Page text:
Other Cool Blogs: Media Chomp

Photo by Manny Becerra on Unsplash

2023 saw many things, one of them being the writer’s strike and the actor’s strike fighting for the rights of creators against studios wanting to use “AI” to replace the costly background work. They wanted to scan an actor once, pay that actor, the make-up artist, and the costumer for one day, and then use the image in perpetuity. The studios also wanted to use AI to write the base for screenplays of movies and television shows, then use writers to tweak them better, playing them for the lesser work.

Sure it saves money, but at what cost? I’ve talked about how long it takes to become a good writer – about one million words. Same for acting, one million of other people’s words, spoken with your interpretation. Makeup artists and costumers also have to learn their craft. Using AI (and it isn’t really artificial intelligence, more like statistical amalgamation – artificial intelligence is about emulating decision-making) to replace the “background” mean actors won’t have a chance to learn their craft, unless they have the TIME and MONEY to spend practicing without pay. As it is now, actors knows that they’re most common line is “do you want fries with that?” But to decrease the opportunity to nothing will undo television and movies. The top 100 will be the only 100. And all those that support the industry – costumers and makeup artists – will likewise be unnecessary, since there will be no one to practice their craft with.

Writers … well, that statistical amalgamation of words … means we will have no truly bad movies, but nor will be have great ones. AI does the average. Like the actors, if AI is writing the “made-for-TV” movies, then the writers have nothing to learn on either.

Yes, the studios save money, but by gutting the entry level positions. The few ads for movies would be “Entry Level position for Named Main Character, three days to record script and scan body. Pay at Scale.” Just like the “entry level position, need master’s degree, part-time, temporary.”

The writers and actors, both separately and together, said “no way.” And used the only power available to them when the studios would budge, withholding work.

Have you ever wondered how long workers have been striking? A Cool Blog at Media Chomp published some memes about possible the first strike in (written) history, where the workers building the tomb of Rameses the III went on strike for better wages.

It really gets amusing, because first the management offered basically a pizza party to satisfy them. The workers responded with a picket line.

And workers have been striking ever since. Read to the end, because the cosmetics need indicates occupational safety needed to be addressed even in slave labor.

The cool blog is: https://mediachomp.com/ancient-egyptian-workers-strike/


Editing Rant: Down vs. Out

One common piece of advice I have given often is:
Get the WORDS on the PAGE. You can’t edit it if it hasn’t been written.
I’ve even passed on advice given by other authors along this line.
That being said, DON’T PUBLISH the first draft.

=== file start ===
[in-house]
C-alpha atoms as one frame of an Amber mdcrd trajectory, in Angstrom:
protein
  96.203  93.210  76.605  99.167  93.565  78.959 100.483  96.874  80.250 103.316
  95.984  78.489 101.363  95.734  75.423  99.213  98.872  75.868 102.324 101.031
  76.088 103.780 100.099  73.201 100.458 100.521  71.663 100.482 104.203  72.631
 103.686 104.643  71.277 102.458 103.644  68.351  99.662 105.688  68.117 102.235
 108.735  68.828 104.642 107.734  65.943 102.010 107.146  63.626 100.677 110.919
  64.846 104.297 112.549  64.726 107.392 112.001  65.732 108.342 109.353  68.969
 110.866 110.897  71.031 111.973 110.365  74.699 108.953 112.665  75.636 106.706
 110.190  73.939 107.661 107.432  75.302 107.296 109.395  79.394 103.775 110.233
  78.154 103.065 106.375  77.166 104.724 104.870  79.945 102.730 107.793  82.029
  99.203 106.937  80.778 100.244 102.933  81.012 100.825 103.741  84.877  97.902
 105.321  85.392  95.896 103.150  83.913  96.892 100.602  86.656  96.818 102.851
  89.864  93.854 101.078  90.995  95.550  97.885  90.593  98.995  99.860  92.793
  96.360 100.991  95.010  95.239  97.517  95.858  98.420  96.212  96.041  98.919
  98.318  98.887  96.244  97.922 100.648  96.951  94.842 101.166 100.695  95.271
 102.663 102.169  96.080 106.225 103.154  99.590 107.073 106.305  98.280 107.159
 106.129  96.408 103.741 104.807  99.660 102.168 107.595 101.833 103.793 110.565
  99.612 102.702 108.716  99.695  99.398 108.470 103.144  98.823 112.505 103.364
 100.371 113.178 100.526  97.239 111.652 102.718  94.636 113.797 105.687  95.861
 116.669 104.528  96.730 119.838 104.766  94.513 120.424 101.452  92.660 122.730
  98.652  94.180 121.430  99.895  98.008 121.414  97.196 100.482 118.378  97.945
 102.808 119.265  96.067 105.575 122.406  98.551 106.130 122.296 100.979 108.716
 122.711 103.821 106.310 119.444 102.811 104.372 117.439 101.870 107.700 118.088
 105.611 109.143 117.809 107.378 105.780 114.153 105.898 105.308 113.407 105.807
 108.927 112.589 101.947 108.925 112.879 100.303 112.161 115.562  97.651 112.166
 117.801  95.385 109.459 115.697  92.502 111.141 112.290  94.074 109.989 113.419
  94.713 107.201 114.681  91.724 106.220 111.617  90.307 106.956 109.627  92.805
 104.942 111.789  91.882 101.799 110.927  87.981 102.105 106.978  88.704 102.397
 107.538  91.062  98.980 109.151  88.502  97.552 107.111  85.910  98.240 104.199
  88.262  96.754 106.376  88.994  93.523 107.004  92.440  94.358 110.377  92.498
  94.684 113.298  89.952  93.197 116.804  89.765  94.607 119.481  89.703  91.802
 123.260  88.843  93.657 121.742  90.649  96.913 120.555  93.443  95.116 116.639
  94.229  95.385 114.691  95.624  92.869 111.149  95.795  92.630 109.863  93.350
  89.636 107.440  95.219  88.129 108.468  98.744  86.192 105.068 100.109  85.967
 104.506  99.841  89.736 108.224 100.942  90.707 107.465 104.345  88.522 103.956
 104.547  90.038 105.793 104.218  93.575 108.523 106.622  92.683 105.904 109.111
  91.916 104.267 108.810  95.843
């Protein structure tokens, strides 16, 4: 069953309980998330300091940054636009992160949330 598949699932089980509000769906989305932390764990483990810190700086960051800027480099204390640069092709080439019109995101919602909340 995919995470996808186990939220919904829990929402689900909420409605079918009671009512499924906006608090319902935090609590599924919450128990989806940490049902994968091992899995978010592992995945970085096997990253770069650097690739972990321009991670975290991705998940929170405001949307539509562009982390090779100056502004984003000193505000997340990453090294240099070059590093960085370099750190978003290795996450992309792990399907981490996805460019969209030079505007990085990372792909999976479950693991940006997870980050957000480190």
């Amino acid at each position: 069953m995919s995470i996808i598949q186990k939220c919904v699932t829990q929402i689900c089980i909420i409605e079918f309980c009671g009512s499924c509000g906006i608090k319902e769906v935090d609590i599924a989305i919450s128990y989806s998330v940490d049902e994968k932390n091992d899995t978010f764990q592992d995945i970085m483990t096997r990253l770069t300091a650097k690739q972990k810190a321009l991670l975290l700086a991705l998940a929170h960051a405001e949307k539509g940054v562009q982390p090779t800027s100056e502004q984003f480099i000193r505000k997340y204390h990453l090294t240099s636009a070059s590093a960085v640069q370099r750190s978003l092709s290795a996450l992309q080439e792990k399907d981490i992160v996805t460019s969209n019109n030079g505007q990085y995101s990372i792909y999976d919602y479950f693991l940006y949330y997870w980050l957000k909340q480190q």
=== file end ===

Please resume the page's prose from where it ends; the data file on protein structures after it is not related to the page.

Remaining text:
The first draft is just that – one pass. Nothing polished.
A writer needs to work things over, tumble the stone until rough edges are knocked off and the colors shine through.
One of my author friends reports that a current piece of advice is “better to push out a poorly edited book than have nothing at all.”
Really, WHAT?
The concept is to have something out there for people to read, to stumble across. Content, content, content. That is how people find you and get to know you.
Except the content sucks. People associate you with the suckage. Not.a.good.thing.
Also, this not only harms your reputation as a creative, it harms the greater community as people start expecting badly written books. Things out there just to make money.
Publishing just to publish is BAD advice.
To pull the two pieces of advice together.


Get things down on paper or the computer screen. You can’t fix things that haven’t been written. It’s okay to suck on the first try – you will create bad stuff. Everyone does. The object is to create something to fix.

Do NOT push out that initial writing. It’s got to be worked and edited.

Down but not out.

Editing Rant: “That” Author

Why do I do this to myself? Did a slush read for “that” author. You know the one you don’t want to be. The whiny “my story is great and you don’t know it”; “how can you reject it so quickly” (after I devoted a Friday night and Saturday morning to it), “you aren’t a writer so you don’t know how much rejects hurt”, …. etc.

I knew, knew from the cover letter, this one was going to be a problem. Why did I even ask for a full manuscript?

Oh, yeah, the person actually wrote three good chapters and had a great concept.

Too bad I will never read anything else from the slush pile from this writer again. Hope they learn (ie actually read the comments I sent back and use them – yes, I sent comments and still got a 20-question whine).

Don’t be that author!


The same day I got “Just wanted to say thank you for taking the time to consider my manuscript and thanks for the feedback!”

Oh, yeah. That is why I do this. Because of “that” author. Be that one.